Tuesday, 21 November 2017

Vices and Virtues (2017) - Horror Anthology Book Review

Much like with films there isn't much better than a horror anthology when it is done right. The great thing about collections of short stories is that even if there are some which don't resonate with you there is always going to be something that does. Vices and Virtues is a 400 page anthology put together by Ashley Franz Holzmann (The Laws of Nature) and which contains sixteen different tales of horror written by thirteen different authors. I love anthologies that have a theme and this book has a great one, as the title suggests the theme here is vices and virtues with each story ending with a single word that states what the chosen thought was. This ranges from curiosity, trust, love and pride all the way down to chauvinism, manliness and remembrance.

I think perhaps the best thing about this book is how completely different some of the stories are from the usual horror yarn, there are some that hop outside of the traditional short you would expect into a different genre entirely. With The Lonely Man ( by Kristopher J. Patten) you get a John Wyndham style sci-fi story that takes place on Mars with an isolated astronaut discovering someone who should most certainly be dead. With Sesshoseki (again by Patten) you have an action packed Japanese based spy story with horror thrown in thanks to a visit to the notorious suicide forest of Aokigahara. Elsewhere with Heart Full of Love (by L.Chan) you get a futuristic take on Edgar Allan Poe's classic story The Tell-Tale Heart that takes place in a world where synthetic organs are the norm.

With a few of these influences can be seen, but usually there is a unique twist that makes the stories their own beast. Given Form (by S.M Piper), Chaucer's Horses (by Christina Ferrari) and Biserka (Patten's third story in this anthology) all seemed to owe a debt to the master of legitimate terror H.P Lovecraft which is never a bad thing. Then you have My Time Is Very Valuable (by J.D Patrick) that has the idea of a Faustian pact meet up with the film Limitless to great effect. These combinations of horror types and genre types all impressed me a lot with the variety on offer, there is even a spin on zombies with first story The Girl Who Died (by C.K Walker) that just comfortably sits along more realistic stories such as the effective The Compliant (by J.L Spencer) that is about a fake kidnapping gone wrong, and Dammit Janet by Holzmann himself that is a cold observation of a woman who is always wanting better for herself and which leads to her downfall.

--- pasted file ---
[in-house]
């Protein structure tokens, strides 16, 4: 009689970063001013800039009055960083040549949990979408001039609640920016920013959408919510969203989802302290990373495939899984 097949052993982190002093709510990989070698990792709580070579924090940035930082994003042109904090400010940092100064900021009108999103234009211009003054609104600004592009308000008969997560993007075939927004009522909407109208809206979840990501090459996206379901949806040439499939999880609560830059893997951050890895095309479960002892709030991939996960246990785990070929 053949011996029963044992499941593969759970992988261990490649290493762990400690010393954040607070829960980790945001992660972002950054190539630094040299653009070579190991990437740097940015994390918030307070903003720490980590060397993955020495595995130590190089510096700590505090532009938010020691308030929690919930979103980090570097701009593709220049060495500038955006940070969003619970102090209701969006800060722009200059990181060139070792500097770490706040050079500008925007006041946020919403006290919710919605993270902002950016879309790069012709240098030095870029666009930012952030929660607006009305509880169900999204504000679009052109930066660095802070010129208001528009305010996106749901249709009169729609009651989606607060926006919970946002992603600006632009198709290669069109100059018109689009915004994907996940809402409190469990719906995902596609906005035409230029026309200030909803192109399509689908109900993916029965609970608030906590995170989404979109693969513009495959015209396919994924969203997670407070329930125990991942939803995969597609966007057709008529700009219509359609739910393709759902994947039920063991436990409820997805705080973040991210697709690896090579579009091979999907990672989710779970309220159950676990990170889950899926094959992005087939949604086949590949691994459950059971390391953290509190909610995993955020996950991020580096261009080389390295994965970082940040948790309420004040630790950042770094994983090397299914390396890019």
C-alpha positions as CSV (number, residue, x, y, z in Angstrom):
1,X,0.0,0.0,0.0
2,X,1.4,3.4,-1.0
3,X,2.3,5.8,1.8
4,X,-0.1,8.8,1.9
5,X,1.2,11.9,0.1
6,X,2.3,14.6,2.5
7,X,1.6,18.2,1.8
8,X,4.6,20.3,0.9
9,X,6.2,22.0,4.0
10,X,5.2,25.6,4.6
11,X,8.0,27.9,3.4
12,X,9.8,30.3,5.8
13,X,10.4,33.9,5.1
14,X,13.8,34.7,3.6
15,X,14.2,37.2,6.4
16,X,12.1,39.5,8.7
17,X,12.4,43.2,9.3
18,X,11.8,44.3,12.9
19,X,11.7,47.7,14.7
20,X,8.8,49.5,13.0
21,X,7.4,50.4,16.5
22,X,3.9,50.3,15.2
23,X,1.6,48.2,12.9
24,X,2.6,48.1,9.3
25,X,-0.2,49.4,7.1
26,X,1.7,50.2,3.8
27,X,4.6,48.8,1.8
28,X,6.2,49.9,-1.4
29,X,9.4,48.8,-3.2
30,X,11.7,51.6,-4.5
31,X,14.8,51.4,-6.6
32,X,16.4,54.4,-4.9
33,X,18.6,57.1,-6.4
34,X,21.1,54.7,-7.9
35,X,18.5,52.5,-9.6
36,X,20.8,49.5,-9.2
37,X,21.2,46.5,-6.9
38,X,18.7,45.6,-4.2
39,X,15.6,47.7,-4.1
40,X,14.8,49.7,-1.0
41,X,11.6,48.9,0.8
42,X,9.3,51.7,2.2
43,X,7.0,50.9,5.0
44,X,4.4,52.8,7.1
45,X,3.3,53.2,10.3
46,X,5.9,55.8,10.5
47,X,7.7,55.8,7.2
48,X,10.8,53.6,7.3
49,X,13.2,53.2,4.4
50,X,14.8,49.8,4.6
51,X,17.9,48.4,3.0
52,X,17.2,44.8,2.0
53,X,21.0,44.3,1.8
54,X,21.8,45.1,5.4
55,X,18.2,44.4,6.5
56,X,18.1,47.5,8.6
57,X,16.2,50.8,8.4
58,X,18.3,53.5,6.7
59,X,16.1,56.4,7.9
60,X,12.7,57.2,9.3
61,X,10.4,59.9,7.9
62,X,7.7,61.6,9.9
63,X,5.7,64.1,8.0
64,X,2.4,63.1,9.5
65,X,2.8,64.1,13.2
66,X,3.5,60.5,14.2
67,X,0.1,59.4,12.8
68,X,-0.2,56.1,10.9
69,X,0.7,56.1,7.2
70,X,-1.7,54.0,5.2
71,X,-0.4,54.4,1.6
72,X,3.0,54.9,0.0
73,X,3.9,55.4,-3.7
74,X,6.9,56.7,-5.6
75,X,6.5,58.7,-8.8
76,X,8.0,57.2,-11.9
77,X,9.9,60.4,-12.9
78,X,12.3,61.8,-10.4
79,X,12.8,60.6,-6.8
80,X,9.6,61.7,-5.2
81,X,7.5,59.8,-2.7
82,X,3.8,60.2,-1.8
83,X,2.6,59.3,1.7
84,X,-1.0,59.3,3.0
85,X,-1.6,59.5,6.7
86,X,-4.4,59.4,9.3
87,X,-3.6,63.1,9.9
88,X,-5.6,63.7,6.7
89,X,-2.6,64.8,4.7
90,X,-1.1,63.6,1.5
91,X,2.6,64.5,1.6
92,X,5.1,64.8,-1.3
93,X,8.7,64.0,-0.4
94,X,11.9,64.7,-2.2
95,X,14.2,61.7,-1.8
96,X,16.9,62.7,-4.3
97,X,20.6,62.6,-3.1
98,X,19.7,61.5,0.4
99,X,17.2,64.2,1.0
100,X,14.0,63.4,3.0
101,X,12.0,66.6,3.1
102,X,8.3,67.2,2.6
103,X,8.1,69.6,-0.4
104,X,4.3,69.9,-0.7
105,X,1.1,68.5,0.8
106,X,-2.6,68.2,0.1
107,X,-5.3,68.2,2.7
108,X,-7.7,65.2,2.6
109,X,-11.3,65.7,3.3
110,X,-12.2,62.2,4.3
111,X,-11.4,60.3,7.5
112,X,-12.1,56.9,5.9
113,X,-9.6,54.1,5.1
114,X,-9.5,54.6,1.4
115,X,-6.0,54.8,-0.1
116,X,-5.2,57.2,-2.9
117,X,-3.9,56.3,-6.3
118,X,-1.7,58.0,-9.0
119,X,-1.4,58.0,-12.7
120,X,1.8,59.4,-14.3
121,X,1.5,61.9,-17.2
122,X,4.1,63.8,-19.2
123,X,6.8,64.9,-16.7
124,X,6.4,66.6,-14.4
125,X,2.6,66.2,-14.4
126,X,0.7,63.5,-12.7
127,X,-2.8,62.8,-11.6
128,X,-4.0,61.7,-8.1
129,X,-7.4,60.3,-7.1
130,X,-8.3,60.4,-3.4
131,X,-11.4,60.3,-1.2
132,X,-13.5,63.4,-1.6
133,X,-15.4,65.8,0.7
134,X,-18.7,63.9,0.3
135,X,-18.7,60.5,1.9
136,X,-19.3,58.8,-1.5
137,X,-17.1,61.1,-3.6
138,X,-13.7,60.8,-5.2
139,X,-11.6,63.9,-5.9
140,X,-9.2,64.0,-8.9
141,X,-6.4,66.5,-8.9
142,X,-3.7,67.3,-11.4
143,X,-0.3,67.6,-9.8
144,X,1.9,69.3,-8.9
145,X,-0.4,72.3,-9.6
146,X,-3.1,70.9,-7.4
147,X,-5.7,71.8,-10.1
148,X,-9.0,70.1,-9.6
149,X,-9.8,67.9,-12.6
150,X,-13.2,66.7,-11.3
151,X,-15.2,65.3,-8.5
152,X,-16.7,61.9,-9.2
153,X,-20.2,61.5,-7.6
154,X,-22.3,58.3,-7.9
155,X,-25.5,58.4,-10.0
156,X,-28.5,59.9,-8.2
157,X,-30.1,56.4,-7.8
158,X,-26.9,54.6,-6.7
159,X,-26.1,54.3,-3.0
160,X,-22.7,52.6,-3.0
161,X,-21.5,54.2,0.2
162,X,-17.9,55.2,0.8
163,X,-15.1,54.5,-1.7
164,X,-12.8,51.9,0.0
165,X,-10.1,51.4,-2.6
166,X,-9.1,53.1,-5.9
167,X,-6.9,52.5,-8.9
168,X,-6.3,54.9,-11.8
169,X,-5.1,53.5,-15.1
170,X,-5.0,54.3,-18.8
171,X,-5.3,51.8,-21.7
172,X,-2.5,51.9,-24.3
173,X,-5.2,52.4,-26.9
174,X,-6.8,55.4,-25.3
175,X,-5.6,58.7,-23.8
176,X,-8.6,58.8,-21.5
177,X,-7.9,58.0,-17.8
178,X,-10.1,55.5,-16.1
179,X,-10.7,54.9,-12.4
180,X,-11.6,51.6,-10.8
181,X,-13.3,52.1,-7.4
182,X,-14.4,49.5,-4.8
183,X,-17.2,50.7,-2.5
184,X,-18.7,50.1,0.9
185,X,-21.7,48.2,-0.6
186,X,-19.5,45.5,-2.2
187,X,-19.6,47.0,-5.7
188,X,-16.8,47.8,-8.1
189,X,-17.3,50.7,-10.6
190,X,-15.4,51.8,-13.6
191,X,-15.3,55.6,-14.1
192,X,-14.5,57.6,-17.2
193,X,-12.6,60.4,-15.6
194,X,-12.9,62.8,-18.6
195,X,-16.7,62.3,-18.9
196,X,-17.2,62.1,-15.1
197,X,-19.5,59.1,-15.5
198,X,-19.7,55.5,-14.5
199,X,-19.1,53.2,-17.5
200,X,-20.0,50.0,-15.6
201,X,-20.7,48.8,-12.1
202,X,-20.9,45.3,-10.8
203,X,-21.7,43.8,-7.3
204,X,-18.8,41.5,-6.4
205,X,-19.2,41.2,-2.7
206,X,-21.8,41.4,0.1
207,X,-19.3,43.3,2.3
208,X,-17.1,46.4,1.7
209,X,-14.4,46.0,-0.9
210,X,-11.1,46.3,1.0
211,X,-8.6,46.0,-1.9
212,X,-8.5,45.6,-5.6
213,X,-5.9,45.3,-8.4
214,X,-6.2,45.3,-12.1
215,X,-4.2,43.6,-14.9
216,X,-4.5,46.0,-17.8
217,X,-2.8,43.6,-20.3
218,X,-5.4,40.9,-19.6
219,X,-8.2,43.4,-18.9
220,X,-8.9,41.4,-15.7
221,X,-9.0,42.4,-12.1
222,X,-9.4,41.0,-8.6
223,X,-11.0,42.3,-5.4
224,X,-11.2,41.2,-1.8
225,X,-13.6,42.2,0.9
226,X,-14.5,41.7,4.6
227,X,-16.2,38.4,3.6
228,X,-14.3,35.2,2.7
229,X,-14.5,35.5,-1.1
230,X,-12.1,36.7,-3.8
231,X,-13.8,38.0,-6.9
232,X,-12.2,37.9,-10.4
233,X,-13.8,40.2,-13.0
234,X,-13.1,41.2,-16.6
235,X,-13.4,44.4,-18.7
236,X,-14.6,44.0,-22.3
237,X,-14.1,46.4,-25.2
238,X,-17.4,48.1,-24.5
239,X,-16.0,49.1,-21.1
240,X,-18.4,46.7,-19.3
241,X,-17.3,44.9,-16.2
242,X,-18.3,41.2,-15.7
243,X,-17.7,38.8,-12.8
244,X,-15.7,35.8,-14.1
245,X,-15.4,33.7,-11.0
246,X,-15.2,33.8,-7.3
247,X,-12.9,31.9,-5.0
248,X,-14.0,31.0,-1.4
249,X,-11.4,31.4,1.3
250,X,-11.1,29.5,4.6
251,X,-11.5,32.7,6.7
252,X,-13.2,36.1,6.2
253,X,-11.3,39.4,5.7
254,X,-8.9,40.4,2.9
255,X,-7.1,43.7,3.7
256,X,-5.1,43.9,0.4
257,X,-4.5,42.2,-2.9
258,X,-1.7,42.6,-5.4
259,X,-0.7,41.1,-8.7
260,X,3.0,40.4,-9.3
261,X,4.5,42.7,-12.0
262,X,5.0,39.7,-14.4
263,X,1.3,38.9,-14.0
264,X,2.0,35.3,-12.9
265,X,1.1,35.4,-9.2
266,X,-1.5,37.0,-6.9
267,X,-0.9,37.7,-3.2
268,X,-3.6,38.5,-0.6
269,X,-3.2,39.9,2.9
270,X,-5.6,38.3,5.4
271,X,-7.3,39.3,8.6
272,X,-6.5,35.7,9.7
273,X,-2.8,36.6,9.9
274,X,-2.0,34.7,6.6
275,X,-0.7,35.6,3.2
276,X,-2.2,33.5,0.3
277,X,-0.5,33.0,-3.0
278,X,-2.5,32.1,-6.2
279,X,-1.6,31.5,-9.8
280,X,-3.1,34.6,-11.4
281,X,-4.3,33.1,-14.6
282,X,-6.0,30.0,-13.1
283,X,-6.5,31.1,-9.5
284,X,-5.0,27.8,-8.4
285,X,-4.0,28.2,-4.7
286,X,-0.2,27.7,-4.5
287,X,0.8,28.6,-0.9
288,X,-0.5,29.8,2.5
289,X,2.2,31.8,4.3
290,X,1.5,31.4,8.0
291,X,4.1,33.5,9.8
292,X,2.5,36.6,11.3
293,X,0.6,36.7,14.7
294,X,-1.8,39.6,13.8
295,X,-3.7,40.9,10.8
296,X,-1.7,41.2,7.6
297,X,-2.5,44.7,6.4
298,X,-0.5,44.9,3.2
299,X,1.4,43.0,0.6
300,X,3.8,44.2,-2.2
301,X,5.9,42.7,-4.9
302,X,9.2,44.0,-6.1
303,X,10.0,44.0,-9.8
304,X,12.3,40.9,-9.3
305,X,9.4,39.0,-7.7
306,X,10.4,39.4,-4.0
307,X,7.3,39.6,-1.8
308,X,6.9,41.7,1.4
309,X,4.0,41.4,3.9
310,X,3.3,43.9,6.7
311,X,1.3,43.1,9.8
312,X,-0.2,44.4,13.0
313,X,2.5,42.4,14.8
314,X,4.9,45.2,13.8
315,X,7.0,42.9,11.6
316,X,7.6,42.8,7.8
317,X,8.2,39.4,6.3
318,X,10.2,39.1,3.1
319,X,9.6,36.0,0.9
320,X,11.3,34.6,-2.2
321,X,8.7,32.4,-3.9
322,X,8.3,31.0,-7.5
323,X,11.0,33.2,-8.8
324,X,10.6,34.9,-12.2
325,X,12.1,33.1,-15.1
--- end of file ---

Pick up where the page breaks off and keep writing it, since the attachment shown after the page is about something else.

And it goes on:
Though I did really enjoy this book none of these stories actually made me feel scared, though all were engaging and kept my interest. That is often the case for me when it comes to literature, mentioning him again but it has only really ever been H.P Lovecraft who has affected me enough to haunt my dreams. The closest we get here to pure horror is with The Sand Quarry (by Manen Lyset) that is about a trio of children discovering the secret of an abandoned quarry when they decide to stay there once the sun has set. This anthology has its fair share of disgusting stories which never sit well with me, these include I Loved You So Much (by Christopher Bloodworth), Birthmarked (Spencer's second short here), Constance (by Adam Grey) and Marina (by Rafael Marmol). Of those last two while I didn't enjoy the subject matter Constance was actually really well written, it was a solid horror story on both an actual and a social level, impressed me. I don't know why but it always seems the longest short in any anthology is always my least favourite, that is the case with Marina that clocks in at around 50 pages (1/8 of the book) and repelled me both in the grim subject matter and the sort of characters found here.

Holzmann has done it again really with another anthology that is well written and addictive to read. I loved the theme, those final words for each story added a moment of chill to each one and displayed how inventive some of those words were used within the context of the story read. I feel I said this for The Laws of Nature also but special mention has to go to the great book design that really stands out with its bright pink and yellow cover complete with cartoony smiling skull. Vices and Virtues is now available to buy in both paperback and in digital form, I fail to see how any fan of horror wouldn't find something to enjoy here.


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